Nearly half of all adults with diabetes in the United States are women, and the risk of cardiovascular disease (CVD)—the most common complication of diabetes—is more serious among women than men. Recent reports suggest that gender disparities exist in terms of access to care and receipt of preventive services (Table 1). Among people with diabetes who have had a heart attack, women have lower survival rates and a poorer quality of life than men. “It’s important to identify women with diabetes and those at high risk for the disease so that we can provide the necessary interventions to improve outcomes,” says Elizabeth Barrett-Connor, MD, FACP, FAHA. Early interventions and access to preventive care services are important for reducing diabetes risk as well as risks for developing other diseases, most importantly CVD.

A Paucity of Data on CVD & Women

About 40 years ago, few cohort studies of CVD included women, and fewer still included diabetes or glycemia as risk factors. In 1985, a review of hyperglycemia as a risk factor for coronary heart disease (CHD) was published. It included 29 prospective studies of glycemia and heart disease risk, adjusting for cholesterol, smoking, and blood pressure. It found an independent association between hyperglycemia and CHD in five of 13 cohort studies. Glycemia was not associated with CVD outcomes in studies using fasting plasma glucose or casual glucose levels.


“Alarmingly, only four of these 29 studies included women,” says Dr. Barrett-Connor. “Another study, published in 1999, reviewed glucose and incident cardiovascular events, but of the 20 studies that were analyzed, only two included women. These large analyses highlight the fact that women have historically been poorly represented in clinical research. We still need more information about women and diabetes.”

The Rancho Bernardo Study

The Rancho Bernardo Study (RBS) was launched in the early 1970s in an effort to understand how diabetes impacts risk of CHD in both sexes as well as the role of obesity and other CVD risk factors. Dr. Barrett-Connor, who was one of many epidemiologists who conducted the investigation, notes that the RBS began as one of 12 Lipid Research Clinic (LRC) Prevalence Study sites. “Our facility in San Diego was the only North American LRC site that measured height, weight, blood pressure, and fasting plasma glucose,” she says. “We also added 11 questions about lifestyle, medical history, family history, classic CVD risk factors, and diabetes history.”

Dr. Barrett-Connor says that, over 40 years, the RBS provided many new insights and highlighted remaining gaps for understanding how diabetes eradicates women’s usual cardioprotection. “Several important themes emerged,” she says (Table 2). “The majority of deaths in adults with diabetes result from accelerated CVD. The increasing incidence of obesity in the U.S. and elsewhere suggests that diabetes is expected to increase the burden of macrovascular cardiovascular and microvascular complications and costs to patients and society.”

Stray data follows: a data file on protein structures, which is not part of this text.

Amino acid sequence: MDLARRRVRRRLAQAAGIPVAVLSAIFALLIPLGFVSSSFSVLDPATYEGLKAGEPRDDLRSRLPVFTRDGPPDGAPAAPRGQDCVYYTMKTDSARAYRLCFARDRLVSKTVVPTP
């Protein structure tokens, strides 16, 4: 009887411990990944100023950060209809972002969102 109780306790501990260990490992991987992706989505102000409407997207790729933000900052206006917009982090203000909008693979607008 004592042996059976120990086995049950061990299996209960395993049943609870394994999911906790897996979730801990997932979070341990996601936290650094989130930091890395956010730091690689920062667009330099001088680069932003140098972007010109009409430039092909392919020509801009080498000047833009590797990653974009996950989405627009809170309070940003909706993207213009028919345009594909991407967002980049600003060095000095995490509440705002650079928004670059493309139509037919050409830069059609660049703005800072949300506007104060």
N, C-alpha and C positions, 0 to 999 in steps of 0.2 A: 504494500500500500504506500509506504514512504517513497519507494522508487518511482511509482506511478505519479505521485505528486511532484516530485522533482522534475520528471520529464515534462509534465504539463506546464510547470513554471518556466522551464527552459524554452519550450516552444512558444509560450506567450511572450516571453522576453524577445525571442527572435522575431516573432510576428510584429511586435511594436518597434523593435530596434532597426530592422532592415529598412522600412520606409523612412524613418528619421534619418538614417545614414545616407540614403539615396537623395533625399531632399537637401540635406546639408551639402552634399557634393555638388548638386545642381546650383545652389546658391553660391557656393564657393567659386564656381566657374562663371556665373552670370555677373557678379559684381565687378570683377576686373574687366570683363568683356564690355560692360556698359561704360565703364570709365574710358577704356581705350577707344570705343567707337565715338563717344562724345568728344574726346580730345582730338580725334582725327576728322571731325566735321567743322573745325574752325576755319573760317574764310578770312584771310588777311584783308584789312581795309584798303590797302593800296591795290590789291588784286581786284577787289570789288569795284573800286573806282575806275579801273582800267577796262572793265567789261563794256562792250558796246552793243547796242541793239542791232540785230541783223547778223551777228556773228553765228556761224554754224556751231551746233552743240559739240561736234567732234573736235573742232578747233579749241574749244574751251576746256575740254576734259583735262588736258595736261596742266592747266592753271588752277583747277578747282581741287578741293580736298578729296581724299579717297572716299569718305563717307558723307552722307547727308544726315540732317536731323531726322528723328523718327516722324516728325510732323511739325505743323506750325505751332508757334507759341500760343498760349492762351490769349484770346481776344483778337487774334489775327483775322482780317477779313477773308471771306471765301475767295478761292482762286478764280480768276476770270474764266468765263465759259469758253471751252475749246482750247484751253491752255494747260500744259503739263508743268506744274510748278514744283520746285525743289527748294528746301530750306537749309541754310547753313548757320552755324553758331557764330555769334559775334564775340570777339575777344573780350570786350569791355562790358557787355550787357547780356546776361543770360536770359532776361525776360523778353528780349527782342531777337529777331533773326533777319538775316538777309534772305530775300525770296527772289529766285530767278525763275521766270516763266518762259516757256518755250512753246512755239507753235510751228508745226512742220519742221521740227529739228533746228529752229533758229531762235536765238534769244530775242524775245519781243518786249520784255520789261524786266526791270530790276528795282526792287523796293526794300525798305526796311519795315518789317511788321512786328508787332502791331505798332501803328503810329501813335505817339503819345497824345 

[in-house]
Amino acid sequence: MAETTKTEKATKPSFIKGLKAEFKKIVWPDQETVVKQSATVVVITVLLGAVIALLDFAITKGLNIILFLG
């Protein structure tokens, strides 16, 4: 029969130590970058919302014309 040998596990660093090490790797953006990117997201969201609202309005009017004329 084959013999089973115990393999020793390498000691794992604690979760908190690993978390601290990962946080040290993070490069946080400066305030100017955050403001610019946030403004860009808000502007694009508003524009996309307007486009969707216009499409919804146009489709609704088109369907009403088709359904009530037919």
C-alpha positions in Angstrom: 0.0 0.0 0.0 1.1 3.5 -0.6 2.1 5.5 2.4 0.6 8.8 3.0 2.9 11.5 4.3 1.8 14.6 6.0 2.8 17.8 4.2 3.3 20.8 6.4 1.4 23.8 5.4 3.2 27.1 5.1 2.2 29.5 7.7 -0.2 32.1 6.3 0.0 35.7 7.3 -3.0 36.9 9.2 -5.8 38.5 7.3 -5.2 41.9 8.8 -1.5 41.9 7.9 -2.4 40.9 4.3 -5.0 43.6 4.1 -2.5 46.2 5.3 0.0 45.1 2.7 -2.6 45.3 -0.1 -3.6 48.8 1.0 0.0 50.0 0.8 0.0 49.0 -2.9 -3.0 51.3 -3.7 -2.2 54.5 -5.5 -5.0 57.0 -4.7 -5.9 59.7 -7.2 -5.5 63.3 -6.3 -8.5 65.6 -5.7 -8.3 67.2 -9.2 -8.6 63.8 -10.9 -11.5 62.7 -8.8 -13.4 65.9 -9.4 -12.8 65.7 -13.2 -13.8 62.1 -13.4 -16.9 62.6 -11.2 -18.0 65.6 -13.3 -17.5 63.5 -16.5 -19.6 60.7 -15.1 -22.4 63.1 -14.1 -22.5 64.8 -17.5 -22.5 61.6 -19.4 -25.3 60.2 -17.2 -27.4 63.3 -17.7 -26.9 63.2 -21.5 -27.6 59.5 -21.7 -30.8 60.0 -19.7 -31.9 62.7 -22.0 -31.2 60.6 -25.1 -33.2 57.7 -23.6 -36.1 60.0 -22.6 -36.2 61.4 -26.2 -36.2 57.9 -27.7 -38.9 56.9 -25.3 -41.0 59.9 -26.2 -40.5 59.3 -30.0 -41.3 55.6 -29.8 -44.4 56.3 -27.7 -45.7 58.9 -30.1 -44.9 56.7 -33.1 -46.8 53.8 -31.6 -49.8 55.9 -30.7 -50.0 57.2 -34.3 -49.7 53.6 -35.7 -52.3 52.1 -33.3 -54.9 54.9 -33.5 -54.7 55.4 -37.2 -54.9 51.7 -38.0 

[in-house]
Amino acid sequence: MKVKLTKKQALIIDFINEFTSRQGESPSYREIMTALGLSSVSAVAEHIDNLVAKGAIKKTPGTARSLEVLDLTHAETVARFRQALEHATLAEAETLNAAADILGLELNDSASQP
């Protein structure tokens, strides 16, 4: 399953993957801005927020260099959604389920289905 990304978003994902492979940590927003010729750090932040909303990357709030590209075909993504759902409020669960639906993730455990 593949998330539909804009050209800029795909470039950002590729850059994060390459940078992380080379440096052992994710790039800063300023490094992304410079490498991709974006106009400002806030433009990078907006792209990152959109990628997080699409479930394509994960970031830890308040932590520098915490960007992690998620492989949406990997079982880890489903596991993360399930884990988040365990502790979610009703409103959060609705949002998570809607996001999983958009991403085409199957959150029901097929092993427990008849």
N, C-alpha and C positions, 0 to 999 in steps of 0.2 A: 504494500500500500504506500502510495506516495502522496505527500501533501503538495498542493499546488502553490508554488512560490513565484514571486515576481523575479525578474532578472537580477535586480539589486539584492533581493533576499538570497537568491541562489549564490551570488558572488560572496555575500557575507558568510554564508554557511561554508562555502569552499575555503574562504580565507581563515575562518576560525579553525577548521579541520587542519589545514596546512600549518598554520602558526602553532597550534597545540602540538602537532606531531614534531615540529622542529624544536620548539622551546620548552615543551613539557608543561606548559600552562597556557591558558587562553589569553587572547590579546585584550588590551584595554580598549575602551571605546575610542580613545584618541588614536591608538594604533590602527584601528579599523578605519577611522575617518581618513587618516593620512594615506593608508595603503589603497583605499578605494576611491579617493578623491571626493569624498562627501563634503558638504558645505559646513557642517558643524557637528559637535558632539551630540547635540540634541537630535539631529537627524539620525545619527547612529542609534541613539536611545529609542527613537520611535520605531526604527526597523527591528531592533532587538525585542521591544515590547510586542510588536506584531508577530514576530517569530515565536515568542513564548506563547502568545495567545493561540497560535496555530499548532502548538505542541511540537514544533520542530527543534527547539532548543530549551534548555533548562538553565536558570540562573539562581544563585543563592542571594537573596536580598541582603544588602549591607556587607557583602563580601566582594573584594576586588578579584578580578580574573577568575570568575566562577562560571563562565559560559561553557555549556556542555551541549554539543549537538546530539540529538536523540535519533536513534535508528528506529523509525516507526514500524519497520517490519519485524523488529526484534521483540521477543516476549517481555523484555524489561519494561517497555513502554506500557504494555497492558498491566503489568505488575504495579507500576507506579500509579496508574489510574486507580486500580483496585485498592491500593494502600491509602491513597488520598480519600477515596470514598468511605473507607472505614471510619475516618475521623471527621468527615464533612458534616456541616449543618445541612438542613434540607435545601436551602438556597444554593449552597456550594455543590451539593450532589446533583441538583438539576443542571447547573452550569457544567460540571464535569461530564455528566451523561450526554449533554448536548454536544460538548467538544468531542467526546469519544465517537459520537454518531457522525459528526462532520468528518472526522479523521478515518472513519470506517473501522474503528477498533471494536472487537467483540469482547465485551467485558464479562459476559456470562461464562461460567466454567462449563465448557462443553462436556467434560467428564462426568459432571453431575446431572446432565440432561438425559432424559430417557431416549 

Findings from the RBS and other analyses will foster new research in the future, Dr. Barrett-Connor says. “We need to look deeper into mid-life biology and biomarkers that may be reversible before, during, or after menopause, and may prevent or delay CHD. To get these answers, we need well-characterized studies with extended follow-up. Studies such as the RBS will continue to provide training and discovery opportunities.”

Increasing Awareness to Reduce CVD Risks

Clinicians should be vigilant about diagnosing women with diabetes early and concentrate their efforts on strategies to reduce risks of CVD. “We’re gathering more information on the distinct differences between men and women with regard to CVD,” says Dr. Barrett-Connor. “Current studies already have shown us that there are no sex differences in blood pressure, stroke, and peripheral arterial disease, except those explained by different tobacco use patterns. Unfortunately, the management of diabetic women who have CVD continues to vary.”

Studies have shown that most lifestyle modifications are equally beneficial for both men and women, a finding Dr. Barrett-Connor says is important. “Women often have the same diabetes risk factors as men. They’re likely to benefit from the same diet, exercise, and smoking cessa-tion interventions we currently use in men. However, studies show that women are less likely than men to receive certain medications, most notably statins. This must be addressed in order to overcome disparities in care.”

Pregnancy Considerations on CVD Risk

Dr. Barrett-Connor notes that women with diabetes must also plan childbearing carefully. “It’s especially important to keep blood glucose levels as near to normal as possible before and during pregnancy so that we can protect the mother and baby. Pregnancy itself may alter insulin levels and affect diabetes-related eye and kidney problems. Polycystic ovary disease is common and can also have prognostic effects on CVD risk. Paying more attention to diabetes, weight gain, and CVD risk factors in pregnant women is paramount.”